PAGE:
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Thread: Another Client Puzzle

  1. #1
    Hood Rich FlashLackey's Avatar
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    Another Client Puzzle

    You send an estimate to a client for a 4 part project. It's an hourly arrangement and no guarantee of final cost is given.

    The project ends up being much more involved than anticipated and you spend the entire budget of the estimate you gave completing 1 part of the 4. The client decides that is ok and doesn't really need the other 3 parts. Part 1, that you completed was the most important to them.

    You bill for the time spent to complete the one part. The client balks at the charge and says that they should only have to pay 25% of the 4 part estimate since only 25% of the work was completed.

    What do you do to solve the puzzle?
    "We don't estimate speeches." - CBO Director Doug Elmendorf

  2. #2
    supervillain gerbick's Avatar
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    Don't settle for less than 75%. They should know that things got more complicated on that first part; and if it's a workable, usable product, the other parts should be relegated to "optional" and they should be regarded not as an equal quality/quantity/deliverable as the main part.

    It's like getting a car, an engine, a transmission, four wheels, disc brakes, controls, steering wheel, four doors, windows, windshield... even paint. But you didn't get huge ass rims, tint, tricked out exhaust. If you can drive it, use it, you pay that full price for it. If you want the rest, you pay for the extra options.

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  3. #3
    Hood Rich FlashLackey's Avatar
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    Good point. I hadn't thought of it that way. There's a proportion of importance to the various parts.

    In this case though, a specific breakdown was given up front that it was expected to be only about 25% to each part. However, it was carefully put that these were just expected dev times and no cost guarantee was given for any part. It took longer because the documents explaining each part were too simple and did not fully explain what was involved in each part.
    "We don't estimate speeches." - CBO Director Doug Elmendorf

  4. #4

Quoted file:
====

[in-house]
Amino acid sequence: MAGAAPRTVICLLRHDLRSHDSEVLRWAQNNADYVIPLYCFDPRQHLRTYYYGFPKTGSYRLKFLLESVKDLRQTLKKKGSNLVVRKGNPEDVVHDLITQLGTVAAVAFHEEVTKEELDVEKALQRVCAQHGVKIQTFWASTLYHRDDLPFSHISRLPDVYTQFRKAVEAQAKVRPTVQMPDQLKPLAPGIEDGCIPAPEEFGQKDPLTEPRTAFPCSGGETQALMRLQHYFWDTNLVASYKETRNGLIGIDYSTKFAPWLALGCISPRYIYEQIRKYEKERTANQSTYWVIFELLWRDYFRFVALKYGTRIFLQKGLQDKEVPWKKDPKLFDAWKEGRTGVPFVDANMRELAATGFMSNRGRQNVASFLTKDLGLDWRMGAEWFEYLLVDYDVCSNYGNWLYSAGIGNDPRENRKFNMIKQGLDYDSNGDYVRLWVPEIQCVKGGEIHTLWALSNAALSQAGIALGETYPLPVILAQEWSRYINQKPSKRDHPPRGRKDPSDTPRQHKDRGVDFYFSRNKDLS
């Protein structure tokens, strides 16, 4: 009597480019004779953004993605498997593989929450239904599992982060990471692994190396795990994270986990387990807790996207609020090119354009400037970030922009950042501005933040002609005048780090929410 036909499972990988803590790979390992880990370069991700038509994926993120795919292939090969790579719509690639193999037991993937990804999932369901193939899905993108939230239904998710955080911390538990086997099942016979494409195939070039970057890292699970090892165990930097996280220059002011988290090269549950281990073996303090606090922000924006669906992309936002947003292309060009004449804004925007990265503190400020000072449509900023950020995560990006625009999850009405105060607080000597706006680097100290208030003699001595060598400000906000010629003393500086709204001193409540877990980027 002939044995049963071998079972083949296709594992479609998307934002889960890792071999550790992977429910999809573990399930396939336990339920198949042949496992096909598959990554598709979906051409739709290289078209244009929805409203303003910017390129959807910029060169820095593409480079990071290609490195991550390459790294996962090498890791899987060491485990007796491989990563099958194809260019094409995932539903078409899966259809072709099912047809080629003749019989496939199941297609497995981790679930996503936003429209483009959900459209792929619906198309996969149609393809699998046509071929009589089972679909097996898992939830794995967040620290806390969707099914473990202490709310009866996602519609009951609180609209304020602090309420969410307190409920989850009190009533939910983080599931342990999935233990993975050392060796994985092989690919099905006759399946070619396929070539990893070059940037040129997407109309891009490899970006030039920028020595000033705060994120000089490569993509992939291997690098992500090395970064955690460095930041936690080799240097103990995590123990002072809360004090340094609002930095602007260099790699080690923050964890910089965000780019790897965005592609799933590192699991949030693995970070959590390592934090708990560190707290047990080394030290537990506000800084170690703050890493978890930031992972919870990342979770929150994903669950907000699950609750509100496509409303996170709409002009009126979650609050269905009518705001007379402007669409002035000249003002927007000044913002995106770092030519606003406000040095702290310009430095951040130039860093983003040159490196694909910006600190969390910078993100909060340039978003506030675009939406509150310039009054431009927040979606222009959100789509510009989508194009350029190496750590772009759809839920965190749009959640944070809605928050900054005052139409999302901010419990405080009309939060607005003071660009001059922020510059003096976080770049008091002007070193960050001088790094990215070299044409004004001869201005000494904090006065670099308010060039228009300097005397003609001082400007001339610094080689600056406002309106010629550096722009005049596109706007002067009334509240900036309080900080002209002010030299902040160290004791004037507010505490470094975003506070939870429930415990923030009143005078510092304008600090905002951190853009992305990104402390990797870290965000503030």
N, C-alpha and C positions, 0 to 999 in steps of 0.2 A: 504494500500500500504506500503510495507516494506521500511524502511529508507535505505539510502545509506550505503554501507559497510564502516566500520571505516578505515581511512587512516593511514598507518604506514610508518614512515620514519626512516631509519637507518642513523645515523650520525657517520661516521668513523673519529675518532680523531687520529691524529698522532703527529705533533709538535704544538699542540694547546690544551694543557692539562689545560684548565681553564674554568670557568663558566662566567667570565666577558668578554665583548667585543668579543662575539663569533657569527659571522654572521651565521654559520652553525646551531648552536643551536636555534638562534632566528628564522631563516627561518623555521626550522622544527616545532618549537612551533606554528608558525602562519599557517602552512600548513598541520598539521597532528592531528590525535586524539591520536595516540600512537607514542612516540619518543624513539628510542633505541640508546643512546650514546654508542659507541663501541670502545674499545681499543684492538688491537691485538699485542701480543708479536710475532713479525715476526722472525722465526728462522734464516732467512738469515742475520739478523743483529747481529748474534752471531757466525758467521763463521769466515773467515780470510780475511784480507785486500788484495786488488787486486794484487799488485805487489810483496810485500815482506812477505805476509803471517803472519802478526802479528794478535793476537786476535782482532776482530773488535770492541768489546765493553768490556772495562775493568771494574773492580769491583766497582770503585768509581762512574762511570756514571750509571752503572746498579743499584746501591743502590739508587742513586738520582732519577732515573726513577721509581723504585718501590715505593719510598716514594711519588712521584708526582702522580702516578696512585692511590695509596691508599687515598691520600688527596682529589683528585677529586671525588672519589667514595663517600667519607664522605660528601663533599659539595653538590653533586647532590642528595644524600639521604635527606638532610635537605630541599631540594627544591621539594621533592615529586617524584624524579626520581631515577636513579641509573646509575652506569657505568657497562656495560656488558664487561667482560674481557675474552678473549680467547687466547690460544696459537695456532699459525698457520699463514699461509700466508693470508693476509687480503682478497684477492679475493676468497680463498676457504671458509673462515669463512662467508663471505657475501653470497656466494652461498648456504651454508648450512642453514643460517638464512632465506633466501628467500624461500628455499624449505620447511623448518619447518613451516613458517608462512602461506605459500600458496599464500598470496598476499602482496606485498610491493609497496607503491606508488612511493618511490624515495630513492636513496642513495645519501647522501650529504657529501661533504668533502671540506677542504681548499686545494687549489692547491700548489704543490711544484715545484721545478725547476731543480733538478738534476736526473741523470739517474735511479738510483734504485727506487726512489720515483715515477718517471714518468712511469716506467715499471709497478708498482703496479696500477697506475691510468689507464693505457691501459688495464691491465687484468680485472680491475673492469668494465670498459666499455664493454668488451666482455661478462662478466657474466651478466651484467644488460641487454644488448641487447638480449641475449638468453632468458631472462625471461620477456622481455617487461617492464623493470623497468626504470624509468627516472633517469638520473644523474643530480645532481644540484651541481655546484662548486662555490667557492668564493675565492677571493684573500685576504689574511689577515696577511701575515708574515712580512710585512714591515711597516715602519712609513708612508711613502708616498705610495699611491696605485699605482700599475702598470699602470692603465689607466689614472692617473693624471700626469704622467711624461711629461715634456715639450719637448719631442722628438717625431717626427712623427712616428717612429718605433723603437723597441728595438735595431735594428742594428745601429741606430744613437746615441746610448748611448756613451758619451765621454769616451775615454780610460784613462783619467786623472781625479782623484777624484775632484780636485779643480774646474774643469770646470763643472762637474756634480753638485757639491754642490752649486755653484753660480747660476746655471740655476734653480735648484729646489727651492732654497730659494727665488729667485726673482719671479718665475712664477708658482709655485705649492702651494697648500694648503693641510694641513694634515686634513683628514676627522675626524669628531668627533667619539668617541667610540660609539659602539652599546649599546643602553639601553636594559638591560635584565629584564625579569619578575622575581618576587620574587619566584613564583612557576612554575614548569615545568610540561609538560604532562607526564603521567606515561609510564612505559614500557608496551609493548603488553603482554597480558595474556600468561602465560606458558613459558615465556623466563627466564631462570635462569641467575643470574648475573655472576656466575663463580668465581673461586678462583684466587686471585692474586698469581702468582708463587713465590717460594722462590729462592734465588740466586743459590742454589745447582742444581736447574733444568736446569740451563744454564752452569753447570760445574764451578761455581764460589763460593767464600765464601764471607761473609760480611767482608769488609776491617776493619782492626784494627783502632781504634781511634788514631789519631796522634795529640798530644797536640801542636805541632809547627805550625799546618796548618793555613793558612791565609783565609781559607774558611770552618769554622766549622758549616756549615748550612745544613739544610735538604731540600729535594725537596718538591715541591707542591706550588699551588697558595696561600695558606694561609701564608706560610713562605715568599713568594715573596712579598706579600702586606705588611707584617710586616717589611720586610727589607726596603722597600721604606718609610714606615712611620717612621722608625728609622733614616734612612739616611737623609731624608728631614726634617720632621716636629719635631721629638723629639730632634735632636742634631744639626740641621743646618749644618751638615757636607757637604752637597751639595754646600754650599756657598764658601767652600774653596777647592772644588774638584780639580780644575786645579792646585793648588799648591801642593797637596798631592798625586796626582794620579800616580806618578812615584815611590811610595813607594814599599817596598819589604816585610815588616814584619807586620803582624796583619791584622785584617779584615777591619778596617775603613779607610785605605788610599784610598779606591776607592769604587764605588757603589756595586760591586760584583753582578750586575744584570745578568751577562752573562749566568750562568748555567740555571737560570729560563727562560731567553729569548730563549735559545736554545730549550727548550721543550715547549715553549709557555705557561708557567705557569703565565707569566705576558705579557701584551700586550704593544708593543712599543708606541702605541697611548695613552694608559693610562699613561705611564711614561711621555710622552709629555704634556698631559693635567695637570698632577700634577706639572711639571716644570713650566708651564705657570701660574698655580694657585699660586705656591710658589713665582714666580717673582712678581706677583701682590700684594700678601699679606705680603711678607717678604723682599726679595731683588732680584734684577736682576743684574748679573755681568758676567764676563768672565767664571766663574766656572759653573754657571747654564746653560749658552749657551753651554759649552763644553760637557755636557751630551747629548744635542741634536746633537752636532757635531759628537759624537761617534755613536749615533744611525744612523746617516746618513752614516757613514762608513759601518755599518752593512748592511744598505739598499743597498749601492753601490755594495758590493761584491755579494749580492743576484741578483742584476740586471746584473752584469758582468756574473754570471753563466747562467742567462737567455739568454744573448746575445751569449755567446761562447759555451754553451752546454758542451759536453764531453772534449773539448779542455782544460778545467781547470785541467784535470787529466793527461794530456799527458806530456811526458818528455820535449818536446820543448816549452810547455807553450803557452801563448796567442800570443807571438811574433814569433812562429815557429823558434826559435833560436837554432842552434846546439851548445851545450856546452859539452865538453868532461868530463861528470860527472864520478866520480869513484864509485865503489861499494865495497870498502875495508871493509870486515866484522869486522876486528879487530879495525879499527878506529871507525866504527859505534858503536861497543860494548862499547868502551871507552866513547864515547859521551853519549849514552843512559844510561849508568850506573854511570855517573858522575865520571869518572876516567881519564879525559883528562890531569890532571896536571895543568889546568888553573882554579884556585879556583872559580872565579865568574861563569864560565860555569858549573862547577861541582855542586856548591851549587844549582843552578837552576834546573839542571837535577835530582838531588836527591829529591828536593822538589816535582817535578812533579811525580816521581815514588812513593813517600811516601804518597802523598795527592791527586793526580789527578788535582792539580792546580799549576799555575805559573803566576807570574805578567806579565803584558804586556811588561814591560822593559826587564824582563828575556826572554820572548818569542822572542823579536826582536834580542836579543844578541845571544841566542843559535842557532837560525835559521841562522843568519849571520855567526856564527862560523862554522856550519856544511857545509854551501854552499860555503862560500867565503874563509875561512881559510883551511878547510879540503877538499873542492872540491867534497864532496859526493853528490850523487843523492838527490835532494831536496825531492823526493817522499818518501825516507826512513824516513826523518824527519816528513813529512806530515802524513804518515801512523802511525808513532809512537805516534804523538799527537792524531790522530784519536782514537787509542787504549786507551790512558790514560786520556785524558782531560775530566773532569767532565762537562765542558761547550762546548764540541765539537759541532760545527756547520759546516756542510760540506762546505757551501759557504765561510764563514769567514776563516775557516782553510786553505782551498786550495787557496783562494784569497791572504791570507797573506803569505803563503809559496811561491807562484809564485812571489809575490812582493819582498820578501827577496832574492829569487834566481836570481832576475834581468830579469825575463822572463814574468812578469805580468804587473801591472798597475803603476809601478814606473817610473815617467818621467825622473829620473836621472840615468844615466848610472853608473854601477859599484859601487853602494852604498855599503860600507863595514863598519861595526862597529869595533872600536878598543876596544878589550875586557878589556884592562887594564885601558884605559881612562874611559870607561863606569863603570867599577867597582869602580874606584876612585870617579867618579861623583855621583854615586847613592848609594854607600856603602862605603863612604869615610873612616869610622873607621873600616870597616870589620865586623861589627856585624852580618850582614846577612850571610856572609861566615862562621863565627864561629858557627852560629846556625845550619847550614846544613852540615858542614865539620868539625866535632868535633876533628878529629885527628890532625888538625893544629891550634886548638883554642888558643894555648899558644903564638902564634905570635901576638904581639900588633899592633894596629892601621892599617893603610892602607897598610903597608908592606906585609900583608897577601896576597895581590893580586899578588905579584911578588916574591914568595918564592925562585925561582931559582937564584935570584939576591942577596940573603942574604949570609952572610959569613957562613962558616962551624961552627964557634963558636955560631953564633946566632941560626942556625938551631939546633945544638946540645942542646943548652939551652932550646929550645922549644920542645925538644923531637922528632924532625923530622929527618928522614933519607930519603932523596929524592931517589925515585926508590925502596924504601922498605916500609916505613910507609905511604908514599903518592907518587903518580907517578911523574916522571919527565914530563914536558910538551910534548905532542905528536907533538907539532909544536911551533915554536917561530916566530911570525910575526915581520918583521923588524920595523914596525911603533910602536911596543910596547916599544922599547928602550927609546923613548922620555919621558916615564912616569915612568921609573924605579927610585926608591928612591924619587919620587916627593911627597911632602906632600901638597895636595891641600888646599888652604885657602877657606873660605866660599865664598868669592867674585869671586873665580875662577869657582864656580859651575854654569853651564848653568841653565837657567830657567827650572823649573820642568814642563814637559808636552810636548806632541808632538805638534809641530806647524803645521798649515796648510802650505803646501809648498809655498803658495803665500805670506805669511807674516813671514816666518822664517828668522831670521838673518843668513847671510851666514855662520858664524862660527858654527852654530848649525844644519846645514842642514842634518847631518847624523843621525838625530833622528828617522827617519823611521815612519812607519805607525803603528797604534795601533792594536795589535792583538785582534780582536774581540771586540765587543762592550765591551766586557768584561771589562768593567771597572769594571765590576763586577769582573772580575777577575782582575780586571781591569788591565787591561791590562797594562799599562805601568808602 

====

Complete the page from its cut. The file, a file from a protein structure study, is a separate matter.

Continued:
Moderator whispers's Avatar
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    I would seriously outline where the extra time came in then.. focus on the parts they omitted in the first place to make the project larger than expected..

    educating your clients on how to be 'better clients' only helps you and everyone else in the long run.

    I have a service agreement I send out and have them sign, that basically covers the requirements of a project.. It says to REVIEW THE PROJECT REQUIREMENTS SECTION... if it isnt part of this main summary, then it was NOT included in the ESTIMATE for the project and may in fact increase the cost of the overall development.


    educate them on what developers (you and anyone) would feel are key elements to the projects timeline & budget.

    ("You should always tell the potential developer that you are working on "XYZ" patform with "ABC" product...)

    clients will forever (and ever) try to down play the level of difficulty of their need/project..

    5 minutes through the freelance forum will tell ya that!

    they all start out..

    "this is small & easy..."

    "easy for anyone who knows Flash..."

    "one of hour your time for guru.."

    lol

  5. #5
    supervillain gerbick's Avatar
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    Ever set yourself into a project and once you dive in, it ends up being bigger than you thought?

    Or easier?

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  6. #6
    FK's Official Mac Hater jasonsplace's Avatar
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    Quote Originally Posted by whispers
    I would seriously outline where the extra time came in then.. focus on the parts they omitted in the first place to make the project larger than expected..
    I agree 100%. We had a client about a year ago that gave us a very thorough spec for a website. Each week when we met with them they'd make changes and a very large project quickly became an enormous project. Like your project we didn't have a set rate and when they found out it was going to cost more than the original estimate they griped but we gave them the outline of additions that they had made. They didn't have much to complain about after that.
    Jason L. Wright
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  7. #7
    Moderator whispers's Avatar
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    Quote Originally Posted by gerbick